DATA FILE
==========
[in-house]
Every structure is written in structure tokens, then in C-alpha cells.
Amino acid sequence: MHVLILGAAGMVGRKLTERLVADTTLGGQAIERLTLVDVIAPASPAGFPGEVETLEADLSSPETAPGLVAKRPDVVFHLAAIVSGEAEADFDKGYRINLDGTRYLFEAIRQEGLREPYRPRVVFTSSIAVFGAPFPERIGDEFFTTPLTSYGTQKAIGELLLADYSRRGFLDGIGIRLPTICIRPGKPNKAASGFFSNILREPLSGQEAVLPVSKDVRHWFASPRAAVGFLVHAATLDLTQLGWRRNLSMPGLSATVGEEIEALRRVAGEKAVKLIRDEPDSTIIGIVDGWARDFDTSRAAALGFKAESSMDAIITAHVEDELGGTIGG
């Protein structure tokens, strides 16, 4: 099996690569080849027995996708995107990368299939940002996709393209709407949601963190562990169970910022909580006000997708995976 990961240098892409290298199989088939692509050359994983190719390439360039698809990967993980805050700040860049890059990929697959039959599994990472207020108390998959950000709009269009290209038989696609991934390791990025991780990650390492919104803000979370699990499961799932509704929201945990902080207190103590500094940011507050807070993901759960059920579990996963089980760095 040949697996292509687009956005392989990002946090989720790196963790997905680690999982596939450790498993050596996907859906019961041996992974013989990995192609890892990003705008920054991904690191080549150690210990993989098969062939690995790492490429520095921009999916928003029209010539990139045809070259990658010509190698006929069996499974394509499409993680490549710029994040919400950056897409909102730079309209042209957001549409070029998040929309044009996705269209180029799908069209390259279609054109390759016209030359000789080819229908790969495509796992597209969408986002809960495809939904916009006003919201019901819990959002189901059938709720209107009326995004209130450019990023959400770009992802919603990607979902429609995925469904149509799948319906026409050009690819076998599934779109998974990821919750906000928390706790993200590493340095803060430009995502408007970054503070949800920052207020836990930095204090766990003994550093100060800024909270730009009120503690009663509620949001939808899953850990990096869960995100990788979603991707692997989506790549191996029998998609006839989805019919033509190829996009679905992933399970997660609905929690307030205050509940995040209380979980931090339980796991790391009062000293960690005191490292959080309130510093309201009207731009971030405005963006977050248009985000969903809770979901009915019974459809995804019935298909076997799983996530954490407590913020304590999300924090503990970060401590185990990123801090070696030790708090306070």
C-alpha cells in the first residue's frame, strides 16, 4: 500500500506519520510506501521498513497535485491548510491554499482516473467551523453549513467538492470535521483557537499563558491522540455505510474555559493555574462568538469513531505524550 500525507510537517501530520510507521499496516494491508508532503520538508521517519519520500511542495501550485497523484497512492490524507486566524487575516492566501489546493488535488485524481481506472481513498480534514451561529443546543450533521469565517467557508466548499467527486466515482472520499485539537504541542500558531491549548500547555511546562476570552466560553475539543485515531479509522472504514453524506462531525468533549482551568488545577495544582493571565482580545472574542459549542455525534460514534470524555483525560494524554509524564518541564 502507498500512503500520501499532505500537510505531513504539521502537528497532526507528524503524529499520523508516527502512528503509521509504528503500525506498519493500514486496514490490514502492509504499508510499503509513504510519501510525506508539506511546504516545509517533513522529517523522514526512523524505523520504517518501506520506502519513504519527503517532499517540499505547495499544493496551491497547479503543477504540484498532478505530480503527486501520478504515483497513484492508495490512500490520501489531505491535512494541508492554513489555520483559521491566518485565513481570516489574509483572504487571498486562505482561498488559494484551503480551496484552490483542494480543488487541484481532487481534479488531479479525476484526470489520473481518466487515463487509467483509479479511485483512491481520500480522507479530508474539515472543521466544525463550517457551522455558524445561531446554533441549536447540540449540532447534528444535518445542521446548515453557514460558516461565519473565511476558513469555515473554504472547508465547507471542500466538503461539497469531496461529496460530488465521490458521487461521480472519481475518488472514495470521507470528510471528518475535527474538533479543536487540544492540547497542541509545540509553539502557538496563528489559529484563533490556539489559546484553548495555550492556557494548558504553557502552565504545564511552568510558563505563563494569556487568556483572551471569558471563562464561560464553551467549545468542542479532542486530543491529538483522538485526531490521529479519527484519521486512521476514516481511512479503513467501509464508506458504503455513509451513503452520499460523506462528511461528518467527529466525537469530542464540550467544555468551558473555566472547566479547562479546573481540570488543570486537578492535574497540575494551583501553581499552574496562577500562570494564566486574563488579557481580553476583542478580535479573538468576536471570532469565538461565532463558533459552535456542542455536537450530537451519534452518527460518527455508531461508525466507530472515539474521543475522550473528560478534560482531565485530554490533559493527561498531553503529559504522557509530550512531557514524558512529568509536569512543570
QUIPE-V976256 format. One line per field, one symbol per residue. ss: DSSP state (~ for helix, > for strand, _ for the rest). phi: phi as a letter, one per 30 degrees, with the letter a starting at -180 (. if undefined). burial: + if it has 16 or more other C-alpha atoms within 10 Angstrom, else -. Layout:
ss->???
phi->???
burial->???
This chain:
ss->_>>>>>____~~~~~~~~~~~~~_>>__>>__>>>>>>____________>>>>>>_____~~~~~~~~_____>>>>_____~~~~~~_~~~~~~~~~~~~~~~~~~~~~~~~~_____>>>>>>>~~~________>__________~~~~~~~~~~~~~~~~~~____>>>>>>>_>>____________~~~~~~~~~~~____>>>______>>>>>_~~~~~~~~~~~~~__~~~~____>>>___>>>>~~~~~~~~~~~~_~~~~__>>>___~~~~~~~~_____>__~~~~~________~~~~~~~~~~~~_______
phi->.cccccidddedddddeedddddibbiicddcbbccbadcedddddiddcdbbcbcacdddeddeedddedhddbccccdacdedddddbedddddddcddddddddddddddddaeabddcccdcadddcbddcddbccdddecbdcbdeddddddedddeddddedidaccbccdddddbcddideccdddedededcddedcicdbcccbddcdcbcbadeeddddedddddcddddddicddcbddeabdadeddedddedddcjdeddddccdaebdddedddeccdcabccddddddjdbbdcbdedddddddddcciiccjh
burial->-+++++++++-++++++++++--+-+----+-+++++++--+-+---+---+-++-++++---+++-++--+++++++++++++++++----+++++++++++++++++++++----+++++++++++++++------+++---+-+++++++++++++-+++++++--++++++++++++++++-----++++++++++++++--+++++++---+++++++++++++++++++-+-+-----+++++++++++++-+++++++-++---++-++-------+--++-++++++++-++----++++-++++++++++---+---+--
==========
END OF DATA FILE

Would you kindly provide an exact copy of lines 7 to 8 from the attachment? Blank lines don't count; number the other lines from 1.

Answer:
ss->???
phi->???